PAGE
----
Tip of the Iceberg: My 3,000-mile Journey Around Wild Alaska, the Last Great... by Mark AdamsWhat it's about: Mark Adams, author of Turn Right at Machu Picchu, traveled via road, ferry, foot, and canoe around coastal Alaska, retracing the 1899 Harriman expedition (whose members included naturalist John Muir and photographer Edward Curtis). While doing so, he encountered a much-changed land, fascinating people, and wild animals.
Who it's for: fans of Bill Bryson, as well as anyone who likes personable tour guides and amusing, artful blends of history and travel.
The Last Wild Men of Borneo: A True Story of Death and Treasure by Carl HoffmanWhat it's about: Carl Hoffman eloquently describes his travels in Borneo following the paths of two enigmatic outsiders: American Michael Palmieri, a tribal-art dealer who traveled deep into the rainforest, built relationships, and became rich acquiring art for museums and collectors, and Swiss environmentalist Bruno Manser, who lived with the Penan tribe for years, fought logging, and mysteriously disappeared in 2000.
Who it's for: those who relish compelling adventure tales, are fascinated by rainforests, or enjoyed the author's Savage Harvest.
Walking the Americas: 1,800 Miles, Eight Countries, and One Incredible Journey... by Levison WoodWhat happens: Intrepid British explorer, photographer, and author Levison Wood takes a 1,800 mile trek from Mexico to Columbia and encounters a variety of people, cultures, and obstacles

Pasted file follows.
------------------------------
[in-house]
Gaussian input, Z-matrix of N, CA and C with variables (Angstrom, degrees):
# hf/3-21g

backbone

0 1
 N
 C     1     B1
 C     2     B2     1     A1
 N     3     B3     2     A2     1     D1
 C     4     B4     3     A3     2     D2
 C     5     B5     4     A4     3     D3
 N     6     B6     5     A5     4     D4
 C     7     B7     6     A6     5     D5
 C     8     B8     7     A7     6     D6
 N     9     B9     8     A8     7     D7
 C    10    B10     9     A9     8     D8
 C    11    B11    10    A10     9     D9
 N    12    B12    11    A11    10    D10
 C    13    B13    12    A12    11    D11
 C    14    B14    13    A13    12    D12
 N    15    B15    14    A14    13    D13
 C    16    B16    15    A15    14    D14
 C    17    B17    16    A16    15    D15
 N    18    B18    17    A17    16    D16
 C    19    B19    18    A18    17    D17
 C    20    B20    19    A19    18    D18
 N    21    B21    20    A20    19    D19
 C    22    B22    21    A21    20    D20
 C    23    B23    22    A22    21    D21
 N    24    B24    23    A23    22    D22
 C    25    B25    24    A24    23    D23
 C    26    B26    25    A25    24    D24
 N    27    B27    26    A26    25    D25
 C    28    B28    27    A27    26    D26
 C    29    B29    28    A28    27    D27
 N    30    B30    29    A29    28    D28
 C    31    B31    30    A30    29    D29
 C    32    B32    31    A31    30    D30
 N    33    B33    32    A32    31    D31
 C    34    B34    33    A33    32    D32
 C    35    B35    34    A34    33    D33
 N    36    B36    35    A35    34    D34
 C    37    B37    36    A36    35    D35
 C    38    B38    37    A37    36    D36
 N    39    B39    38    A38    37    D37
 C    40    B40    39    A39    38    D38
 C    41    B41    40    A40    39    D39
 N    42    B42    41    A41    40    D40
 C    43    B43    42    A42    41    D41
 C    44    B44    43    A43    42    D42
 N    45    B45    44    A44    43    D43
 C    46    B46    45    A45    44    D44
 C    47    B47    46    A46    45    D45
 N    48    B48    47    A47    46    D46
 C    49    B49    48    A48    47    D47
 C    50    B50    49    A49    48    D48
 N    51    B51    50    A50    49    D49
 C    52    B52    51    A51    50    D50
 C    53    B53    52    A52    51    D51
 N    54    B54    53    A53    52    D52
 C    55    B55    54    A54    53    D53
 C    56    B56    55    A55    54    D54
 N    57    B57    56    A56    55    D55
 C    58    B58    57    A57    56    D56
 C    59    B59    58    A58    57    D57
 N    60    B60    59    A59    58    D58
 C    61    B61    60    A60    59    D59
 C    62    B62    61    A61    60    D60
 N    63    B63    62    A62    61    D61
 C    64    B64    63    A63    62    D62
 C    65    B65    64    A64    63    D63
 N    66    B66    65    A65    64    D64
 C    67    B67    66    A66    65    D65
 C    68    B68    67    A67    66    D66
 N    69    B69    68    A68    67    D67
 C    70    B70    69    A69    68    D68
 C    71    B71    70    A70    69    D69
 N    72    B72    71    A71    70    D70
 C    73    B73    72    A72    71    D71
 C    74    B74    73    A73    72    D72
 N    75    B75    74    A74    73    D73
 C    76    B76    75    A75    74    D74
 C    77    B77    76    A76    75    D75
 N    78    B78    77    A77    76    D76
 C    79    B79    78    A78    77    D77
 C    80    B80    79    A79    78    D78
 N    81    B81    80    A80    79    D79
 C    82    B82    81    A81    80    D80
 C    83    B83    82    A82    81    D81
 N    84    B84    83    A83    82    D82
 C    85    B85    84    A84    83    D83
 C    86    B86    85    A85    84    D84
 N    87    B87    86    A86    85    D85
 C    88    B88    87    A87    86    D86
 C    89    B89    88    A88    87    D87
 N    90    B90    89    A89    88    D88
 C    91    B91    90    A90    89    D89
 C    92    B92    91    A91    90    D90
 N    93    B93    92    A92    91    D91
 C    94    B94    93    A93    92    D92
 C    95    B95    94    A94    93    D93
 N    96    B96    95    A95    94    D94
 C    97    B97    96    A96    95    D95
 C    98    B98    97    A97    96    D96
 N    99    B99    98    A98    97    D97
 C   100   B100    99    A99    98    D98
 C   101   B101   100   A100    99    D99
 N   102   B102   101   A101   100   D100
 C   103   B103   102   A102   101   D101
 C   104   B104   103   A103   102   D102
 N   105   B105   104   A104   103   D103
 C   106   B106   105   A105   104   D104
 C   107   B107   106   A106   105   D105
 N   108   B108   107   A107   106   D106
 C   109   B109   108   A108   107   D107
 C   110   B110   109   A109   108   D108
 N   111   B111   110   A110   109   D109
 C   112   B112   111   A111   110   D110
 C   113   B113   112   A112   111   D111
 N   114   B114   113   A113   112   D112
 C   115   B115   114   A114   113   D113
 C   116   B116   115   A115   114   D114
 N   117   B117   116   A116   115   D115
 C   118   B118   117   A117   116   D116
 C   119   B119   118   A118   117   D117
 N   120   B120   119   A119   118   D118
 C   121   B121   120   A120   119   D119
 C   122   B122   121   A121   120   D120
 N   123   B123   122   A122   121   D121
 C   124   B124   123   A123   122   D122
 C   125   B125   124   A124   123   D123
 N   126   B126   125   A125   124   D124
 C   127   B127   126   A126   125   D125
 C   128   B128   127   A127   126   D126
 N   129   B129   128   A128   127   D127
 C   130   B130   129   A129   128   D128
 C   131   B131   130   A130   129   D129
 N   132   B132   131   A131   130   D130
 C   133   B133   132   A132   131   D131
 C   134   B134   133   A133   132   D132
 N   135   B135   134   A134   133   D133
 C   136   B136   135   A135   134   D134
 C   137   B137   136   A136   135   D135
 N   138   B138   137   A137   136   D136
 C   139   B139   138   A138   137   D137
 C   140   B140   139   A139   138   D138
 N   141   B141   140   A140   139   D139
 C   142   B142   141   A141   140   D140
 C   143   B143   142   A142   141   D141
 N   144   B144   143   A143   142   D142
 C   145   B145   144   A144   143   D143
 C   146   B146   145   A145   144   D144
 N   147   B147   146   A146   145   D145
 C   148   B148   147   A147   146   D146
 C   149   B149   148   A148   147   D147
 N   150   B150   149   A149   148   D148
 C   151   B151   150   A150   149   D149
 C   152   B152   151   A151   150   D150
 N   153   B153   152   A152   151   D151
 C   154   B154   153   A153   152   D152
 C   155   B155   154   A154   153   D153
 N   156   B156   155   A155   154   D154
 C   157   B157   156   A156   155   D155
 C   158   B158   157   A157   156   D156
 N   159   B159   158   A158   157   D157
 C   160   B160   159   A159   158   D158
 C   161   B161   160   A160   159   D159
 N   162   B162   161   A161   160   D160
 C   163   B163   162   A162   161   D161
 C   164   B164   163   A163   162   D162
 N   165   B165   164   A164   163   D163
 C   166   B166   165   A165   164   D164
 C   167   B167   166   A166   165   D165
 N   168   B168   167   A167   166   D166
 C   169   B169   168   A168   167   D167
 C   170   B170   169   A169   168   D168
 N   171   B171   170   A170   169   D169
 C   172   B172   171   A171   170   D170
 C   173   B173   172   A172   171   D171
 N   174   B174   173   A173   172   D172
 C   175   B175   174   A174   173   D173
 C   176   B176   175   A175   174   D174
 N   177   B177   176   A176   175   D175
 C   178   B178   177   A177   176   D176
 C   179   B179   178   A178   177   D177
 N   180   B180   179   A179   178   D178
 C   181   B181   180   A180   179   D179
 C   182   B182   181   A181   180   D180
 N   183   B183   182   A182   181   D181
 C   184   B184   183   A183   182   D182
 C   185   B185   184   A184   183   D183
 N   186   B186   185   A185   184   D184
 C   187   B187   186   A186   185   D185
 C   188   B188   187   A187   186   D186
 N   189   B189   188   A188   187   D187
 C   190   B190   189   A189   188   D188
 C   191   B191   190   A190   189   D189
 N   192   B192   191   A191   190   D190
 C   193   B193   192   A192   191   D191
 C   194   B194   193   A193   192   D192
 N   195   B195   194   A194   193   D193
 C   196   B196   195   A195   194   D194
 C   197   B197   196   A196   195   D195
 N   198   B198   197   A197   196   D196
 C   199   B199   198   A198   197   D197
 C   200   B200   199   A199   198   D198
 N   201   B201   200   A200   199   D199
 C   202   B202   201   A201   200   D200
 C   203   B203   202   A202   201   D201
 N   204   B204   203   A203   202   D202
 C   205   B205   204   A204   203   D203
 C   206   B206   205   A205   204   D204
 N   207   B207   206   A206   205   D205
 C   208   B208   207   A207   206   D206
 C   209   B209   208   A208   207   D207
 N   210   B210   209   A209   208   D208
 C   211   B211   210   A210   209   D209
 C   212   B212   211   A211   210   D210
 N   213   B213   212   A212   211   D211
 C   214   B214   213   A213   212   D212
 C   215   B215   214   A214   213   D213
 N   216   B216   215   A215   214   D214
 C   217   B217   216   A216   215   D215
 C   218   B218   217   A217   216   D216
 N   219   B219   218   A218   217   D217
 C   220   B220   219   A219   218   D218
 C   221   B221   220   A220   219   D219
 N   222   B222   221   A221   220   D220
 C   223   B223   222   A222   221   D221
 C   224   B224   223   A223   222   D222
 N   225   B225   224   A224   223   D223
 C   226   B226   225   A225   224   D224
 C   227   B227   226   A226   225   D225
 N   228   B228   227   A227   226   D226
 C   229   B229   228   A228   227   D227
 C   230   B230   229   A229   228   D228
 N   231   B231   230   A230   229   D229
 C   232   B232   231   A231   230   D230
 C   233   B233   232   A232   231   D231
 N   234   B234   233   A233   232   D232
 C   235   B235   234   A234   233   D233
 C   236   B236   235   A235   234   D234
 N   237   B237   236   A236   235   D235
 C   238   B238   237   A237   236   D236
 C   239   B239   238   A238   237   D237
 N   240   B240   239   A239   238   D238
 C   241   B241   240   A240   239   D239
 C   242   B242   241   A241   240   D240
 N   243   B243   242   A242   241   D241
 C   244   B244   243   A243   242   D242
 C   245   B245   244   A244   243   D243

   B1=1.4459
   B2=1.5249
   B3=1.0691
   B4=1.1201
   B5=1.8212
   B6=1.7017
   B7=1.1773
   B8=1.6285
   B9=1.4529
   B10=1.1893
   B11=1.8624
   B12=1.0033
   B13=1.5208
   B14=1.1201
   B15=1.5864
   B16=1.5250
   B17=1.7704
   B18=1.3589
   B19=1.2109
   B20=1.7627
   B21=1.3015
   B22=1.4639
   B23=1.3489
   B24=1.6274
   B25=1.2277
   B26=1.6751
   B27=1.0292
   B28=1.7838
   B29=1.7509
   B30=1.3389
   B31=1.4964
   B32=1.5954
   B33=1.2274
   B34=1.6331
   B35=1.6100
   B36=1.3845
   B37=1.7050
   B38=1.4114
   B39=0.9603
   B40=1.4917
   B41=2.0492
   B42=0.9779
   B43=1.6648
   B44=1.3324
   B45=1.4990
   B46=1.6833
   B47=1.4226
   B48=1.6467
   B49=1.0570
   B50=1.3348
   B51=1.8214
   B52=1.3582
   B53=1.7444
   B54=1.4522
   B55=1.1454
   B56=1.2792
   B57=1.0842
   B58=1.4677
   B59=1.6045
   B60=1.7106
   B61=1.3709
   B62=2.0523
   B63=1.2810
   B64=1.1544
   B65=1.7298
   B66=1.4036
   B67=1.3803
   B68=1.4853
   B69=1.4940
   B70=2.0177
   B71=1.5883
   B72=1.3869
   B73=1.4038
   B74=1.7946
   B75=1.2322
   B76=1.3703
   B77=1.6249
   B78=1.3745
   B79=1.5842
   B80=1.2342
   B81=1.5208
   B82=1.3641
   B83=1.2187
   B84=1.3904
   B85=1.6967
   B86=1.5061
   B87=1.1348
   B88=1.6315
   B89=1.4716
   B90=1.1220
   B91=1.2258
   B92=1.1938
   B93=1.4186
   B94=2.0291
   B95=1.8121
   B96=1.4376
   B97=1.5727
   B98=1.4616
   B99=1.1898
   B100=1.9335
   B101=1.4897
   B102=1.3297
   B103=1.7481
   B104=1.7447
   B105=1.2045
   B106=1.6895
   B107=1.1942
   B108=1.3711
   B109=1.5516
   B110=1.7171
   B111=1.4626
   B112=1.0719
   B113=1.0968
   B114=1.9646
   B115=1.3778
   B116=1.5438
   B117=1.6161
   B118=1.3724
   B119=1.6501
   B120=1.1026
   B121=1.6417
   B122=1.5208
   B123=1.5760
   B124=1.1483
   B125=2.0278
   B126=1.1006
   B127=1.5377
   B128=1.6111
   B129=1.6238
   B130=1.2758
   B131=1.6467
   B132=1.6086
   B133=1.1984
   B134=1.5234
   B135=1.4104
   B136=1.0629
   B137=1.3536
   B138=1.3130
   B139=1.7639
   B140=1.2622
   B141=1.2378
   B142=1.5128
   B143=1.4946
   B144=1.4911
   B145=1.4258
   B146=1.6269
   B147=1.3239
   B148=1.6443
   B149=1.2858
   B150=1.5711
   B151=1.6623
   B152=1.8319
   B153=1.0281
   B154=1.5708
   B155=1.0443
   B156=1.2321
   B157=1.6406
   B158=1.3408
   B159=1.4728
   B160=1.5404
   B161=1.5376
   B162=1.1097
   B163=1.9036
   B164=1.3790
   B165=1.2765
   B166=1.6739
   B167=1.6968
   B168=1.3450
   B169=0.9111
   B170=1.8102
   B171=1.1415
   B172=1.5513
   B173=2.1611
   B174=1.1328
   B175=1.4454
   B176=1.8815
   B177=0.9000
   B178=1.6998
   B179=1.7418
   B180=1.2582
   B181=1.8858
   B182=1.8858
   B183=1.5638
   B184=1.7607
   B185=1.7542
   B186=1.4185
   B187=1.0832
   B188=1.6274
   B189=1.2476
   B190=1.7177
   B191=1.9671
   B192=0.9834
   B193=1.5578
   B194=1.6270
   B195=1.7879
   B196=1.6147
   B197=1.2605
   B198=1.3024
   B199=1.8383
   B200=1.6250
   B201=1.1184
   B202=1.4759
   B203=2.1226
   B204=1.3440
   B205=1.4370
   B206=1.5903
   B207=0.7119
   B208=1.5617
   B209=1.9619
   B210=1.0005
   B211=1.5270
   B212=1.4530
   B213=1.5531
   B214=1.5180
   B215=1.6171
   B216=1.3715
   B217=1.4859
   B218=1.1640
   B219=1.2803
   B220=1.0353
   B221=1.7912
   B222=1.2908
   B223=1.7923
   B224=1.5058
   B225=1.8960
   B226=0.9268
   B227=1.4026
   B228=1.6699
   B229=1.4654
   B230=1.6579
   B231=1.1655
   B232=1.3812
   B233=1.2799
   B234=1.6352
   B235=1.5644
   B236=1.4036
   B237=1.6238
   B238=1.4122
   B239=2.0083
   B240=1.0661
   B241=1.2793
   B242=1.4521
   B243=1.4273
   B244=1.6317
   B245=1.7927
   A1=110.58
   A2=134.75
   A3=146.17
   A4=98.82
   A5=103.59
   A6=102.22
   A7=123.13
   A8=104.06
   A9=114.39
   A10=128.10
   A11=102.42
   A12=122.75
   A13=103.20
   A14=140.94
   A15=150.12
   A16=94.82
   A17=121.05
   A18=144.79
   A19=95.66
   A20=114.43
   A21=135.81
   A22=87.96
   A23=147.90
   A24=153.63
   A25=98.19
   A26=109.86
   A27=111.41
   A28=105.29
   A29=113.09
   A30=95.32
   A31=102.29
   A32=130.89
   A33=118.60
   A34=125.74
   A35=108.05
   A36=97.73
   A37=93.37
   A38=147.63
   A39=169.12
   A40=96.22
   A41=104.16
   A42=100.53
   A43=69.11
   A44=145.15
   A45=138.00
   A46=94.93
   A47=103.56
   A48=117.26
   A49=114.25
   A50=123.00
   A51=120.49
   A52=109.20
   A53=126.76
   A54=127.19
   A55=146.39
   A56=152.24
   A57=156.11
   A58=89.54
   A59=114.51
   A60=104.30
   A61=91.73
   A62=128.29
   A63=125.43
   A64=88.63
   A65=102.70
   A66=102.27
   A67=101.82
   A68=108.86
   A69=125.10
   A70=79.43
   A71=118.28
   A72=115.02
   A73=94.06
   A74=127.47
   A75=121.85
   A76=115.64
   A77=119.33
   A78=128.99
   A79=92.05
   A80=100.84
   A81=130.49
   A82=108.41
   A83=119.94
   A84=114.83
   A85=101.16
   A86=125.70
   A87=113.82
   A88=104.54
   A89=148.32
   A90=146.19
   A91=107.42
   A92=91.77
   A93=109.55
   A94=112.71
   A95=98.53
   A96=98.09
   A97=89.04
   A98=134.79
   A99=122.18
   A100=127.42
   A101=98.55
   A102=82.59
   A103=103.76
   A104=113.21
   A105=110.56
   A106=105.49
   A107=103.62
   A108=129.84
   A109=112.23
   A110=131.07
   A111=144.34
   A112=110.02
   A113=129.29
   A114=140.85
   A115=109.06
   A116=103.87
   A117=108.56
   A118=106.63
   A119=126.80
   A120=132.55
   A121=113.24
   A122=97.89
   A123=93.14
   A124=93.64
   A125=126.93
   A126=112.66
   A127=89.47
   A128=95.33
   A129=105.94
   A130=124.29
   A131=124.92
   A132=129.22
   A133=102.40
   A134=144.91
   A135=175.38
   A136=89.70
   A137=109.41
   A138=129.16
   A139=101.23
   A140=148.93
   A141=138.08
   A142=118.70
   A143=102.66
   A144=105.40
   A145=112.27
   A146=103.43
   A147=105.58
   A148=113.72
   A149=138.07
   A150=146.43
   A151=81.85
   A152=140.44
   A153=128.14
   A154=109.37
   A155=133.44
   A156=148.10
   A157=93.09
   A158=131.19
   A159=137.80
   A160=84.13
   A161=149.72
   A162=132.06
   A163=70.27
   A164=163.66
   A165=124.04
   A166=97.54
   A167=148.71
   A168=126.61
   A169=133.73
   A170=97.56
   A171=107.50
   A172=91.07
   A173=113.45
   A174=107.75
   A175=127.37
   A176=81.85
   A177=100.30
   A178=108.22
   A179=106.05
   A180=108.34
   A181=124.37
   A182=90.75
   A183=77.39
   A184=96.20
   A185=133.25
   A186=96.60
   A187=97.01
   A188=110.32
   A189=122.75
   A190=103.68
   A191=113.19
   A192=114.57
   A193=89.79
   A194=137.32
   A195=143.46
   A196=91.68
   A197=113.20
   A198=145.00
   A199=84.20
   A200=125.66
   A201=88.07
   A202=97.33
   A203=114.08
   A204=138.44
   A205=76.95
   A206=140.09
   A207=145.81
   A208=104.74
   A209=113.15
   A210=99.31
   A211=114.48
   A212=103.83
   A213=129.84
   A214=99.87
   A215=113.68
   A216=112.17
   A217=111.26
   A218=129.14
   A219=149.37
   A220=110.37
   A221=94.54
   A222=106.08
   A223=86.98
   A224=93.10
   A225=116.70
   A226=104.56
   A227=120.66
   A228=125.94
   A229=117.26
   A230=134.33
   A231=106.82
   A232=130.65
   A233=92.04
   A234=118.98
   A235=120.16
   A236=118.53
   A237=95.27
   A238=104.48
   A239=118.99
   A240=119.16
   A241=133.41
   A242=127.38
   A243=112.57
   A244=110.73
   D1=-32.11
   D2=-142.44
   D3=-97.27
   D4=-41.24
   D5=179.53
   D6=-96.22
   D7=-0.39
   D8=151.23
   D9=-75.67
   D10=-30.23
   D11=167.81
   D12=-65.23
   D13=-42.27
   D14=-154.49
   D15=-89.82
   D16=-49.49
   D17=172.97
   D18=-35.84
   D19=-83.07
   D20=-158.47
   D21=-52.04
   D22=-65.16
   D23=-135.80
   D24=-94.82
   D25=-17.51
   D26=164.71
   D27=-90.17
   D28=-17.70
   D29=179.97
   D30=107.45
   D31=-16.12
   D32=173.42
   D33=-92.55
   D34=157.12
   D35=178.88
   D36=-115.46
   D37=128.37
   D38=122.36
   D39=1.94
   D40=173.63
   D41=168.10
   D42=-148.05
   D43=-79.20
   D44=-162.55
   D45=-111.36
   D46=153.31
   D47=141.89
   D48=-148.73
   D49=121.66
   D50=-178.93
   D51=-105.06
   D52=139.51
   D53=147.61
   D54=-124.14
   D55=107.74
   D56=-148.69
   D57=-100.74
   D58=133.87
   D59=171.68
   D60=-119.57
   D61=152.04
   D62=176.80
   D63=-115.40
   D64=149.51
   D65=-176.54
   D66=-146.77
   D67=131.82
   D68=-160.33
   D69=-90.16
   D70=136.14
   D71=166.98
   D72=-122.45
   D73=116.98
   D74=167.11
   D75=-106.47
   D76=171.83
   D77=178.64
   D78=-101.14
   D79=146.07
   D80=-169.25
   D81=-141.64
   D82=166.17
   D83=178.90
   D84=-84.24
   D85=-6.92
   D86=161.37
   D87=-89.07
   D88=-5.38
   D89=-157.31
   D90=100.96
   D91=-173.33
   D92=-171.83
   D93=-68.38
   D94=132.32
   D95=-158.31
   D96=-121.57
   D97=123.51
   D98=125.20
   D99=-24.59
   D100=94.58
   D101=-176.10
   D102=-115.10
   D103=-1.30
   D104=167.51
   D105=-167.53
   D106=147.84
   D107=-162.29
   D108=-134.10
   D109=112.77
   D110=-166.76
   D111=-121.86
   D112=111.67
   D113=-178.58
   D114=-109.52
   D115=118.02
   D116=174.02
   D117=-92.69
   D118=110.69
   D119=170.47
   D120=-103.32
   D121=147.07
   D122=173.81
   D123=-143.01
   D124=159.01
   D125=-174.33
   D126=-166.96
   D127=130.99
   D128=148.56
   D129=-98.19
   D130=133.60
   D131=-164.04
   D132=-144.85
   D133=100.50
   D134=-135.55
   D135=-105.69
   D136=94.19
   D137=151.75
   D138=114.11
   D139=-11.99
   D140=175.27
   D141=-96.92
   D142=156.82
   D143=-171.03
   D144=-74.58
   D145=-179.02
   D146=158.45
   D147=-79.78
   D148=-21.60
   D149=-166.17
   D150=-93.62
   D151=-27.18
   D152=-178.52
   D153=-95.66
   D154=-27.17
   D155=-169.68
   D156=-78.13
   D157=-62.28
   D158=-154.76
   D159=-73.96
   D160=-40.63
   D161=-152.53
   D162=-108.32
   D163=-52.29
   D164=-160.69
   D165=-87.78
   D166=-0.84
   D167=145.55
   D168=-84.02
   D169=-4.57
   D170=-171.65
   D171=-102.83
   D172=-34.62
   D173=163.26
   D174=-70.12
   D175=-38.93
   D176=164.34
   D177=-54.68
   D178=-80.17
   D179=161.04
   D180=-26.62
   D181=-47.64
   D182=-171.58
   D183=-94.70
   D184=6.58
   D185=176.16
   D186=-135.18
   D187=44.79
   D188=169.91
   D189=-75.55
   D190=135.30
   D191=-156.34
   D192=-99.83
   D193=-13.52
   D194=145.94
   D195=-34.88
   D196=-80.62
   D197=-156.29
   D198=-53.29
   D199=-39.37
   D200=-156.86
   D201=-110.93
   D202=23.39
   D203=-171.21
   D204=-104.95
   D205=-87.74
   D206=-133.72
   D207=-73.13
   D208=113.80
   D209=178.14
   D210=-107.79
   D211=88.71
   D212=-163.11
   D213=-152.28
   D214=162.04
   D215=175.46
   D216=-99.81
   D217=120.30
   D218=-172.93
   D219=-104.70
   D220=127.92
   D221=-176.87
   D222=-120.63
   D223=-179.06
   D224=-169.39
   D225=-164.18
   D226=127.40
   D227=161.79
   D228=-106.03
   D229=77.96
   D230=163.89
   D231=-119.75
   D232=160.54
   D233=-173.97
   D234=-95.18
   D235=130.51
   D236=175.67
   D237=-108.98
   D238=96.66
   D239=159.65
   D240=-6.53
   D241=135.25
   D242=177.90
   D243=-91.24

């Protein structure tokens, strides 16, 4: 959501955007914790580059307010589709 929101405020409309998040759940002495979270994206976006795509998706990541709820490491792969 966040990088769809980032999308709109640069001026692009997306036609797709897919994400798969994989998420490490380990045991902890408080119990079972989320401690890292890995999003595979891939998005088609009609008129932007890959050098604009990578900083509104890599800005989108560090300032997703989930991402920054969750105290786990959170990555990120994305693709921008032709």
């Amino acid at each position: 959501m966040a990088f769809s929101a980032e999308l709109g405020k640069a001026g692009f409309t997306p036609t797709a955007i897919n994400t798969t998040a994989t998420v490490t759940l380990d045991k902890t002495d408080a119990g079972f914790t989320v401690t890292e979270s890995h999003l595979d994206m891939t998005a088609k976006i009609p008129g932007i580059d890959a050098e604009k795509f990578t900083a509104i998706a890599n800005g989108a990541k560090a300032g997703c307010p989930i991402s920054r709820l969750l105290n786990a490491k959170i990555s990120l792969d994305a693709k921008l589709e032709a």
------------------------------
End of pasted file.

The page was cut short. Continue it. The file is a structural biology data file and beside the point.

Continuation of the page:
Try this next: The author's own Walking the Nile or Walking the Himalayas, or Ed Stafford's Walking the Amazon.
Did you know? Walking the Americas (and a TV documentary) were released in the U.K. last year; the book became a bestseller.
A Course Called Ireland: A Long Walk in Search of a Country, a Pint, and the Next Tee by Tom CoyneWhat happens: Irish-American Tom Coyne decided to walk to and then play at all 50 or so golf courses around the coast of Ireland.
Why you should read it: Even with hazards (including blisters, pouring rain, and a large growling dog), Coyne enjoyed the beauty and people (and beer) of the Emerald Isle.
Who it's for: Coyne focuses more on his travels than his games, so even non-golfers can enjoy this book that's "equal parts touching, wry, and hilarious" (The New York Times).
Barbarian Days: A Surfing Life by William FinneganWhat it is: the richly detailed, Pulitzer Prize-winning memoir chronicling journalist William Finnegan's experiences as a lifelong surfer.
What it's about: Finnegan's childhood in Hawaii and California, his adult years surfing around the globe (the U.S., the South Pacific, Australia, Asia, Africa), amazing waves, near-death experiences, and more.
Reviewers say: "a travelogue head-scratchingly rich in obscure, sharply observed destinations" (Wall Street Journal).
Contact your librarian for more great books!
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Rochester, Michigan 48307